by Lucy Goodwill
Picture this. You are running across the common, trying to take the largest strides that your short legs can manage and your heart is beating out of your chest. You aren’t sure if this was the fastest way but it felt like it at the time. You reach the bus stop just as the doors are creaking closed and you pound on them, peering at the driver through the weather worn glass with a pleading look. He lets you on.
It is twenty minutes before you arrive but this is normal, this is the countryside after all. You hop off, dash across the road and onto the train platform. No one ever said socialising when you live in a village is easy. You go to the next stop and take the underpass, through the wafting scent of lemon chicken from the dodgy Chinese on the other side, and emerge through the gate to be greeted by your friends. You are going to the party together, you’re already late but fashionably so – missing the bus would have pushed you into rudeness. You try not to think too hard about where your parents think you are.
Except, wait. That picture doesn’t fit. The closest you ever got to youthful rebellion was that time you told Mum you were ill when you weren’t; she called your bluff, took you to the doctor, only to find out you had tonsillitis. You were both surprised. Let’s face it – even if things had all worked out for the best, this version would never have been you.
Okay, so maybe you’re at a sleepover and – as usual – you’re one of the last ones standing. You and your best friend are lying face to face giggling uncontrollably over some in joke from school and in the darkness you whisper you’ll be friends forever. You reach over in the shadows and pinky swear just to be certain. That would have been nice but it’s hard to imagine. Forever friends don’t disappear during the worst times.
So, perhaps we ought to think about some other moments instead. Perhaps it is your sixteenth birthday and you’re sat in the dining room. Mum is hovering with the camera taking years, as usual, to get the shot she wants, so you’re stuck in pose. Your “I’m blowing out the candles” face is fading into a grimace but you let her have her moment, given she spent so long on the cake. Eventually the photo is taken, your family cheer, you blow out the candles and cut a slice. You enjoy the warmth of a hug from Mum which celebrates 16 years of her having you, which is far better than the real day, which marked 6 months since losing her. Birthdays are never quite the same.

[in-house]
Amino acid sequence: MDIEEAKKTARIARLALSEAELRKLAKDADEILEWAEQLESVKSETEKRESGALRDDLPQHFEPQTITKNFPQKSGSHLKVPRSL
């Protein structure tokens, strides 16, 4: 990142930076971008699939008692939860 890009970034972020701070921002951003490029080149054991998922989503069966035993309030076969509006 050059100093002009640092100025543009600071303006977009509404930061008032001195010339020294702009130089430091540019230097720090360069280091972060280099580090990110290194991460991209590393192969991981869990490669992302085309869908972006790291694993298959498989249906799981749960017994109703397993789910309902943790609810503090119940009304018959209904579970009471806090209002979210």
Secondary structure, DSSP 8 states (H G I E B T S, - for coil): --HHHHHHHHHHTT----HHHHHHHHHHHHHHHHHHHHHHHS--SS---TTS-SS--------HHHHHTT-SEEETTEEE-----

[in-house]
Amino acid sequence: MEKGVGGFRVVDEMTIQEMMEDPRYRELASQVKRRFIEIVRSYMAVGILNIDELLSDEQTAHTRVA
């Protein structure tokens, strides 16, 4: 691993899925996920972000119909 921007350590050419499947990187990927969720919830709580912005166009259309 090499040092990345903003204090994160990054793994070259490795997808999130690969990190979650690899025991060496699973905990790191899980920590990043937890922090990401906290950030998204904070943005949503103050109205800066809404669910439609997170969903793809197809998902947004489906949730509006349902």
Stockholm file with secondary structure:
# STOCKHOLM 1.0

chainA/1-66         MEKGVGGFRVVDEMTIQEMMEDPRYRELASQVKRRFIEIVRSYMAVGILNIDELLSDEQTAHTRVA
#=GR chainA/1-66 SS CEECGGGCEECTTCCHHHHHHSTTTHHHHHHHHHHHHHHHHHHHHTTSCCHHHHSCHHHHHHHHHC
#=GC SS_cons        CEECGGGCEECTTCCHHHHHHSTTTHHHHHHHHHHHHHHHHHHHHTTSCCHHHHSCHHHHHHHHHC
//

We could think about what it might have been like if school hadn’t stated that the chronically ill aren’t suited to studying theatre at A Level; the performances that might have been, the potential change of path that may have ensued. A clear mind, healthy body and clean attendance record could have changed it all. You always daydreamed about life as an actress, always most comfortable on the stage. We’ll never know what might have come from the performance you never gave – the one you couldn’t bring yourself to do after she died. Listening to the lines she rehearsed with you spoken by your peers feeling all too sharp and grating.
“Did you choose your path in life or did the world choose it for you?”
Let’s for a moment pretend and see you at the heart of a loving crowd. Friends you have held dearly for years, a boyfriend who supports and raises you up instead of pulling you down. You are smiling. You look around and catch yourself, heart full and grateful to have forged such beautiful and lasting bonds. You do not sit and question your worthiness of their affection but instead feel hope that these are the people who will populate your life for many more years to come. I’ll admit, I sometimes wonder what your relationships would have looked like if you hadn’t felt buried by the weight of being a burden, if you hadn’t spent far too long questioning if anyone could love you, if maybe you might have rejected the ‘love’ and the ‘friendships’ that hurt you so much. Could you have demanded better, known you deserved more, seen through the dual faces that smiled at you as often as they grimaced? Perhaps that was a lesson you always would have needed to learn, perhaps you were designed to be a solo traveller through the world with only a chosen few making the grade. Perhaps you were supposed to wait until now to find out what the love of a good man should feel like.
Imagine the possibilities – I could see you as a journalist or perhaps in a publishing house. I wonder if you might have ended up in a sleek, corporate office with clothes to match – so far from the casual everyday you wear in this reality. If none of this had happened – if you had lived through a quiet youth, would you still have ended up here? Did you choose your path in life or did the world choose it for you?
Picture this – you never raced through fields, chased by a herd of cows, the day before your A Level results with the dog your dad bought to be your companion when you were housebound. You never moved back a year to meet the very best school friends you could have asked for. You never traced the path that led you to all of the beautiful people who adorn your life now, the lives you’ve changed and the change you’ve made do not exist. The lessons taught by heartbreak, by isolation, by unimaginable grief fade into nothing. Would perfect, scar-free younger years be worth the loss? Would it truly have been better? Would you still be you?
Lucy Goodwill | @lucygoodwill | Insta: @lucy.goodwill | lucygoodwill.com
Lucy Goodwill is a writer and freelance charity consultant based in North East London. She is currently embarking on her first novel (when she’s not on Twitter, that is).